Jonathan Hickman’s storytelling brilliance continues in this issue.  He successfully weaves the intricate relationships between nations on Battleworld with what seems to be a long and rich history in only a few short pages.  There’s no question that he has created an immensely interesting setting for this event to take place in, and I’m certain that if the writing on the series continues to be this good for the duration, there’s absolutely no reason why this won’t become an instant modern classic.  There’s really not much more I can say about it.

Esad Ribic’s artwork is also fantastic yet again.  He seems to do his best work on an epic scale such as this.  Watching the story bloom from panel to panel as he draws it is like watching history unfold in front of your eyes.  If I have to pick one thing to complain about, it’s that his style of art often leads some background details in the panels to seem kind of muddy and run together, but realistically, that’s really just me reaching for something.

I really cannot express how much I’m enjoying this series so far, and how excited I am to find out where it’s all going.  If you are not reading this, please do yourself a favor and start.  Hands down, these two issues have been the most fun I’ve had reading comics in a long time.  I’m just sad that issue #3 isn’t scheduled to come out for another three weeks.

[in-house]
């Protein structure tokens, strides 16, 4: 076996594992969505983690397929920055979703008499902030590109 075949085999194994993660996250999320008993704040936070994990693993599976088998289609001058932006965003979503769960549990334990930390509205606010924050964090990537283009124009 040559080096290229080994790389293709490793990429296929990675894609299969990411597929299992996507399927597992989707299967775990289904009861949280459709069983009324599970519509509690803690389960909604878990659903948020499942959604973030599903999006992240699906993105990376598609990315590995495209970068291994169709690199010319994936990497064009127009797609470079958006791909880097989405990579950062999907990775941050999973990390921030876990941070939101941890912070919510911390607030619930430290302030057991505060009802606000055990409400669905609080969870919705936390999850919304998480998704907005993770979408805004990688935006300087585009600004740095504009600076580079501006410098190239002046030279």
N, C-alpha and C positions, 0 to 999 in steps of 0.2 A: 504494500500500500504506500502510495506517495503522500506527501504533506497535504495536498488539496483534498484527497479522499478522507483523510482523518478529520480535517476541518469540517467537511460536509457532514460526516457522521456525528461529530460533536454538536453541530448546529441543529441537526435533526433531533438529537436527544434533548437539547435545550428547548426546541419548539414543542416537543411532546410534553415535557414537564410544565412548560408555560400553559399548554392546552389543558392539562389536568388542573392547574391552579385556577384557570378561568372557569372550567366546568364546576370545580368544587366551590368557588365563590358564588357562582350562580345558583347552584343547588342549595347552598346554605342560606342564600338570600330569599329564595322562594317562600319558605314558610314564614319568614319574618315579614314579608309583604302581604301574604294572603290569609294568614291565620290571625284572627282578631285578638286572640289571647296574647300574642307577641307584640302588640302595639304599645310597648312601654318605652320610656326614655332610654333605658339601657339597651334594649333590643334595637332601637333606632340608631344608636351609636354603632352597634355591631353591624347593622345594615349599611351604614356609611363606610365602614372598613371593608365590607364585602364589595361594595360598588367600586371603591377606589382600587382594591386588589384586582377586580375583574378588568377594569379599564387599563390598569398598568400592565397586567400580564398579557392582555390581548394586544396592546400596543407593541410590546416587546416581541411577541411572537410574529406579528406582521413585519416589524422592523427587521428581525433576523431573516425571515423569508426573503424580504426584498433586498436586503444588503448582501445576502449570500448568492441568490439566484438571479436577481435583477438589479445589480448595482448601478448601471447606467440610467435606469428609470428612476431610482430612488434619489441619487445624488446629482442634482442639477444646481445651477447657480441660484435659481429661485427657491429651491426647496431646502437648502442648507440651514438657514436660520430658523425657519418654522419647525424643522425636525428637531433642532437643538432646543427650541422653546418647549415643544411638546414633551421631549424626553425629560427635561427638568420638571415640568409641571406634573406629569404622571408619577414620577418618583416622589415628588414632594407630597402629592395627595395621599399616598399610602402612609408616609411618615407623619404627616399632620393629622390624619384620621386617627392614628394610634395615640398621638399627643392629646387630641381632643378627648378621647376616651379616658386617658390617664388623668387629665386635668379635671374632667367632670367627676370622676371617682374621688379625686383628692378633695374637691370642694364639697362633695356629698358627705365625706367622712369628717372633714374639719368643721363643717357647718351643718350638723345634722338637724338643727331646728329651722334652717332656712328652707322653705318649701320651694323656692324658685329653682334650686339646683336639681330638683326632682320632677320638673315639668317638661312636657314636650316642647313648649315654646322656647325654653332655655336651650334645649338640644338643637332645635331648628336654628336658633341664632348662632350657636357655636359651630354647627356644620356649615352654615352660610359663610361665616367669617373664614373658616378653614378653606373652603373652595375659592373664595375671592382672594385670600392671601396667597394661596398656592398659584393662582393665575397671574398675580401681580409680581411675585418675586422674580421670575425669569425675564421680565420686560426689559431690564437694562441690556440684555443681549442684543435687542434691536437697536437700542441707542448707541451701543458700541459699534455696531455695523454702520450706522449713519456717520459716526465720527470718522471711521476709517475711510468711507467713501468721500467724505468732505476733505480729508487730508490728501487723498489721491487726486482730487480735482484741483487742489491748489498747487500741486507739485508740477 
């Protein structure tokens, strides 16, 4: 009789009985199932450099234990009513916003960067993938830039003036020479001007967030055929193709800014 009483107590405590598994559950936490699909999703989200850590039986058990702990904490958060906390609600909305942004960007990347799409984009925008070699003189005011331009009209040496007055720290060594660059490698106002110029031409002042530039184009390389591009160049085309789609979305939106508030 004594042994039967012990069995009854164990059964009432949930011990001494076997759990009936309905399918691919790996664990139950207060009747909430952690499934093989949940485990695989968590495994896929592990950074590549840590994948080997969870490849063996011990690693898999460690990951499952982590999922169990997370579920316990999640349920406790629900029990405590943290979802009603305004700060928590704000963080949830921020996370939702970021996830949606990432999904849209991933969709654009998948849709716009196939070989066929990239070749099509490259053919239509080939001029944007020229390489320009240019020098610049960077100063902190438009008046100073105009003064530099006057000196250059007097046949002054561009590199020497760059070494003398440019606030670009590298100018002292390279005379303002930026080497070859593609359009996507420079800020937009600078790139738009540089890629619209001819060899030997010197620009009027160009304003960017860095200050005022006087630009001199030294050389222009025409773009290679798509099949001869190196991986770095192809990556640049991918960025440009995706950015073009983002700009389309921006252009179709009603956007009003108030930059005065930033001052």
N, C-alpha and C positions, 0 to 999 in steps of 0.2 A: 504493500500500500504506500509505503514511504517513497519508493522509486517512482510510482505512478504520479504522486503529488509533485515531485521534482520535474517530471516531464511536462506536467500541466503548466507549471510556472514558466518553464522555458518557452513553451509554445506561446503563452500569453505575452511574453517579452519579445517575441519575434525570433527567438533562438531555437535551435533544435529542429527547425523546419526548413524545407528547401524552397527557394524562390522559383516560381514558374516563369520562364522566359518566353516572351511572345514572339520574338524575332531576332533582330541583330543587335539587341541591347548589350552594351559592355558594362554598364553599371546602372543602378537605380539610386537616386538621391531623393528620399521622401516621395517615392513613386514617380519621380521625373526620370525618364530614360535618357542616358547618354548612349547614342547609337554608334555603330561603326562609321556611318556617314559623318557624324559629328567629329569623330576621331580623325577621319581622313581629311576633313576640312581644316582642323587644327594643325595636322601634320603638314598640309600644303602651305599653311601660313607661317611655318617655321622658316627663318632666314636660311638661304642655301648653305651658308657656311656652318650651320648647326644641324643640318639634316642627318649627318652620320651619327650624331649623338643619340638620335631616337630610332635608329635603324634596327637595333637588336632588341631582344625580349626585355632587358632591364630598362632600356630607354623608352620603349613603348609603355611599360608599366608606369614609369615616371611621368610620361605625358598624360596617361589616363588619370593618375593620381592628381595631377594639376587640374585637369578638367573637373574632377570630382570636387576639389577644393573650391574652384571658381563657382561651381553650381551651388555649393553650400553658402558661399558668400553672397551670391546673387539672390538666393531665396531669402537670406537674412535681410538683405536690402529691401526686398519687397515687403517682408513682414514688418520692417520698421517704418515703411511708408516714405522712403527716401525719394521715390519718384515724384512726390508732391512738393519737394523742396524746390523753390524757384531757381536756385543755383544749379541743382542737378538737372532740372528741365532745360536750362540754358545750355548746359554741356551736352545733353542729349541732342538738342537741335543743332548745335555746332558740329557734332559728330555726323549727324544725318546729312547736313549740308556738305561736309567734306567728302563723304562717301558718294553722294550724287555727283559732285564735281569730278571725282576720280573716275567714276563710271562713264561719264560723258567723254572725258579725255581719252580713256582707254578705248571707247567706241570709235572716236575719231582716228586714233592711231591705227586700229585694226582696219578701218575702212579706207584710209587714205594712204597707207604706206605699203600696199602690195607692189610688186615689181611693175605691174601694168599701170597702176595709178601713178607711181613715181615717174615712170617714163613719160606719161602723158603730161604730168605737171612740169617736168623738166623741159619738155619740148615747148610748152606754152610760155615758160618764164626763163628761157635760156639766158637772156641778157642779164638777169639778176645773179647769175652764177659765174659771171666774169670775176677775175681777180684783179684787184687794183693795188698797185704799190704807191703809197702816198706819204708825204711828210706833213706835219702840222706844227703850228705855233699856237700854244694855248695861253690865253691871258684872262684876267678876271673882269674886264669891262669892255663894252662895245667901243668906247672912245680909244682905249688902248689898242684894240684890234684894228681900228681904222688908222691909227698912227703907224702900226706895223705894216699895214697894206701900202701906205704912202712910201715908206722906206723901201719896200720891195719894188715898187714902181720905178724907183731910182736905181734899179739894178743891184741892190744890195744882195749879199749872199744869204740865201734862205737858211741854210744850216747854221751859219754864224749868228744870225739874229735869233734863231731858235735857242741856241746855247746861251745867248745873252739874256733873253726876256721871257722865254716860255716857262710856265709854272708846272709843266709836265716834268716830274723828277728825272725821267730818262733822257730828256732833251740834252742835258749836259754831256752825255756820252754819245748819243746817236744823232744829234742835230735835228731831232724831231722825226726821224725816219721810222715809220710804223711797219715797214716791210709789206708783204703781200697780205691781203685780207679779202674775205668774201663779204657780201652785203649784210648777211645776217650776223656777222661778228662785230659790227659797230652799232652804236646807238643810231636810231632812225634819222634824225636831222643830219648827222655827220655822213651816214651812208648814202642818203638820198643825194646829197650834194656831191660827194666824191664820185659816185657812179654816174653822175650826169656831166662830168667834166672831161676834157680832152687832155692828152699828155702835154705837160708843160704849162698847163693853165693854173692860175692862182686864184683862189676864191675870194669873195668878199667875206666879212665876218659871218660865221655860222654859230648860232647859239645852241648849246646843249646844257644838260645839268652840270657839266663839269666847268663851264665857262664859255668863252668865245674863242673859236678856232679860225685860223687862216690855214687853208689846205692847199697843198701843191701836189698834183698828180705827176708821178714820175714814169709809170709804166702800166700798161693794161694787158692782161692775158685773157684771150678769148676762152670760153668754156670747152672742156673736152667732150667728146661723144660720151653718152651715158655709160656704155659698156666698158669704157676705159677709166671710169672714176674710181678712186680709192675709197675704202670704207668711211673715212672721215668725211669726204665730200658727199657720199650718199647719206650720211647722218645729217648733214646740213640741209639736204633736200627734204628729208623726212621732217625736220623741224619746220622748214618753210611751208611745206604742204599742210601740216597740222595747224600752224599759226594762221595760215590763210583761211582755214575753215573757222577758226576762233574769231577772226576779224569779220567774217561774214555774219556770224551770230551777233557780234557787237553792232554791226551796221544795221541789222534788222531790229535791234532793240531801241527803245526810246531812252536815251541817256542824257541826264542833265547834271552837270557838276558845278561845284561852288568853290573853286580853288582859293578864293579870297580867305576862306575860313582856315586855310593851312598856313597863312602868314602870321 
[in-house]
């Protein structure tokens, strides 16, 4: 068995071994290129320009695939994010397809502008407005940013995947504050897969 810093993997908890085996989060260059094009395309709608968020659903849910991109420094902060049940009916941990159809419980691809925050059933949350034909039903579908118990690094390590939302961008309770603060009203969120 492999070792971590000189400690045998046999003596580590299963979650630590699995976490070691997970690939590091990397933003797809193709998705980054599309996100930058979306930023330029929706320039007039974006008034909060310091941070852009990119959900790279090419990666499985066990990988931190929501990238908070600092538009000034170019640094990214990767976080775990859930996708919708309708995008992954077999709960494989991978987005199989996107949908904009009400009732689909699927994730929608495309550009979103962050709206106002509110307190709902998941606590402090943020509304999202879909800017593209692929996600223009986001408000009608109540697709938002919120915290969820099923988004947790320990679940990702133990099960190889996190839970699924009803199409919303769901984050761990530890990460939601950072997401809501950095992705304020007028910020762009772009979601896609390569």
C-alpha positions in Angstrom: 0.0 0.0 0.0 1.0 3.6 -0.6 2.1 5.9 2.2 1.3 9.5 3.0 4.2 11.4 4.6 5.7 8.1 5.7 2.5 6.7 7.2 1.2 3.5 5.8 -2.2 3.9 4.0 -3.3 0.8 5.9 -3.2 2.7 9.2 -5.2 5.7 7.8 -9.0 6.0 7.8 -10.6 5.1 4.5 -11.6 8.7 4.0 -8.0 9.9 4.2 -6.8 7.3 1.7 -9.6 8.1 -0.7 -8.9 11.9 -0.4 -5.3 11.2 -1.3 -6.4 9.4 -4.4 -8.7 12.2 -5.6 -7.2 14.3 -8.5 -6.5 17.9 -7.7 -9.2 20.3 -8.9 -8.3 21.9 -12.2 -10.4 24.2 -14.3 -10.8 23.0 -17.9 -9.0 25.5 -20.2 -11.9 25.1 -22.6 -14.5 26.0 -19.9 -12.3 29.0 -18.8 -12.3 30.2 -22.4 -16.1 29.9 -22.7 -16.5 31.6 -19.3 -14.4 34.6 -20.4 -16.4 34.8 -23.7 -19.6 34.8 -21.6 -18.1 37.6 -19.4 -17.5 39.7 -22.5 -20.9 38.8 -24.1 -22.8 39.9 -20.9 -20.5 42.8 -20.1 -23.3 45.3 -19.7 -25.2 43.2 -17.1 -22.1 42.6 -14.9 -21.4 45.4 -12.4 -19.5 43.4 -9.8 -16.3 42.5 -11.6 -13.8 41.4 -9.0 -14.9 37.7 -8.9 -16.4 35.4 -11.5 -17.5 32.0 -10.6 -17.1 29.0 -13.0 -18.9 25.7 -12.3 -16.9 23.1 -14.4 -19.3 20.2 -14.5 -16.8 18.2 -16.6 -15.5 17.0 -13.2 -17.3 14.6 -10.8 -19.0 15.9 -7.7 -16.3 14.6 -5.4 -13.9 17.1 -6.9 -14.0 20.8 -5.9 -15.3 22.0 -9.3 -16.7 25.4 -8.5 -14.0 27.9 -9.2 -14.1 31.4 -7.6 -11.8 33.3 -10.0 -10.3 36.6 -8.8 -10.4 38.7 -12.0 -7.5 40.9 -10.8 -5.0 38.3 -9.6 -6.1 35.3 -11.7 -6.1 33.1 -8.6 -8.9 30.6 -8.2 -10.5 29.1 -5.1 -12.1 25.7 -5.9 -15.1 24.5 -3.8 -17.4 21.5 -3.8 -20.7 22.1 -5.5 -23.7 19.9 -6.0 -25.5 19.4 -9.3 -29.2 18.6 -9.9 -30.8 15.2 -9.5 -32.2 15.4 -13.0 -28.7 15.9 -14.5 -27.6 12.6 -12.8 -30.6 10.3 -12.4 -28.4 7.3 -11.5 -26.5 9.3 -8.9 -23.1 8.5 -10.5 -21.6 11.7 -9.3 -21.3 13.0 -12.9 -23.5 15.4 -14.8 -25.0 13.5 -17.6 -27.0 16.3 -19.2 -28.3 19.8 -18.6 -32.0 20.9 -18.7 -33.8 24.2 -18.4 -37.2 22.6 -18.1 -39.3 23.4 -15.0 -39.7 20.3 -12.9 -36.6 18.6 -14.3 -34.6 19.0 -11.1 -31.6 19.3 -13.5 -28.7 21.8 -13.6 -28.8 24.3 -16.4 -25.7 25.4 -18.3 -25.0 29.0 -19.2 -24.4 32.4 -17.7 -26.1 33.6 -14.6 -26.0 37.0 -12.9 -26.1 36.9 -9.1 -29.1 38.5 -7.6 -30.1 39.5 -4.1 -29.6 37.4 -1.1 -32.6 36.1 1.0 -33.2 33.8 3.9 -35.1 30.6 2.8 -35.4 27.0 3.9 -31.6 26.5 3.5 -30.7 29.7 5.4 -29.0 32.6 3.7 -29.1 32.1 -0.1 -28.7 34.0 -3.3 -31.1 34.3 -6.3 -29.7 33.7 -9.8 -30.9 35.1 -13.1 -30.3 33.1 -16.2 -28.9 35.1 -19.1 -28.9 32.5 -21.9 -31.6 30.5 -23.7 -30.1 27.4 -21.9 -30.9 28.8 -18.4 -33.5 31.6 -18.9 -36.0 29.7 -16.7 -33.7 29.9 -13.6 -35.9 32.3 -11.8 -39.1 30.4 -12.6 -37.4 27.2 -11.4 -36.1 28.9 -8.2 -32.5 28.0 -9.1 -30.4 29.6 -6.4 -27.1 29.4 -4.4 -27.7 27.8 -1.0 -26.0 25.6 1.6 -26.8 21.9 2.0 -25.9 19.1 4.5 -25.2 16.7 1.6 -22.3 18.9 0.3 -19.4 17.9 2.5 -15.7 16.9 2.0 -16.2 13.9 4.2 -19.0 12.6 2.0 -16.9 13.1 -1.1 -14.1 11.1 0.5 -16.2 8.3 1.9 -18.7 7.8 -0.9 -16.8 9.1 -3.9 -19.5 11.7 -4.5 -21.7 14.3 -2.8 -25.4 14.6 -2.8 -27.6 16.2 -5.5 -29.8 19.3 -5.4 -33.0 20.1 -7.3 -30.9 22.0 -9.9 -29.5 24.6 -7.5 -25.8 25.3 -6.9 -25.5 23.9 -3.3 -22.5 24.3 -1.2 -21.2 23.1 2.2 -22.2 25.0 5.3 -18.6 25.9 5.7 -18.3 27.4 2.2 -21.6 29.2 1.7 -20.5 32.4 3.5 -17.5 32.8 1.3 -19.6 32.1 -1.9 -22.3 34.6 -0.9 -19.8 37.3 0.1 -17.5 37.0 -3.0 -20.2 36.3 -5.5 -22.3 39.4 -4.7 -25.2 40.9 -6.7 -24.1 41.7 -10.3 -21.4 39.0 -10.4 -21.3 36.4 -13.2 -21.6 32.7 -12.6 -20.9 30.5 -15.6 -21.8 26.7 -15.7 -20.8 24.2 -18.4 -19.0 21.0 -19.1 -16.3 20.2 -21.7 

The Verdict for Secret Wars #2:
Must have Moar!!!

Upcoming reviews:
Mad Max: Fury Road
East of West, Volume 3: There Is No Us TPB
Secret Wars: Battleworld #1
Ultimate End (Battleworld Imprint) #1
Wytches #1-#6

Until next time,
Stay nerdy, my friends.

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Marvel’s biggest comic event in recent memory is finally here.  It’s supposed to give us Earth shattering storylines where no part of the Marvel multiverse is guaranteed to be safe.  That’s a pretty bold statement to live up to.  Does this book manage to pull it off?

Secret Wars #1 is the culmination of Jonathan Hickman’s runs on the Avengers and New Avengers series, and it shows what happens when the Regular Marvel Universe (Earth 616, in Marvelese) and the Ultimate Marvel Universe (Earth 1610) collide.  Both universes realize that the only way for their side to survive is the complete destruction of the other, and in this issue, the Ultimate Universe quickly learns that they are vastly outnumbered on the super-human front.  The issue wastes little time with pretense and backstory, and jumps straight into the action right at the critical incursion point.  If what I’ve read so far is any indication, this is going to be one hell of a ride.  It also seems like Marvel wasn’t kidding about some parts of the universes not making it through the event, as there appear to be some pretty serious implications to some of the things that happen here… and we’re only in the first issue!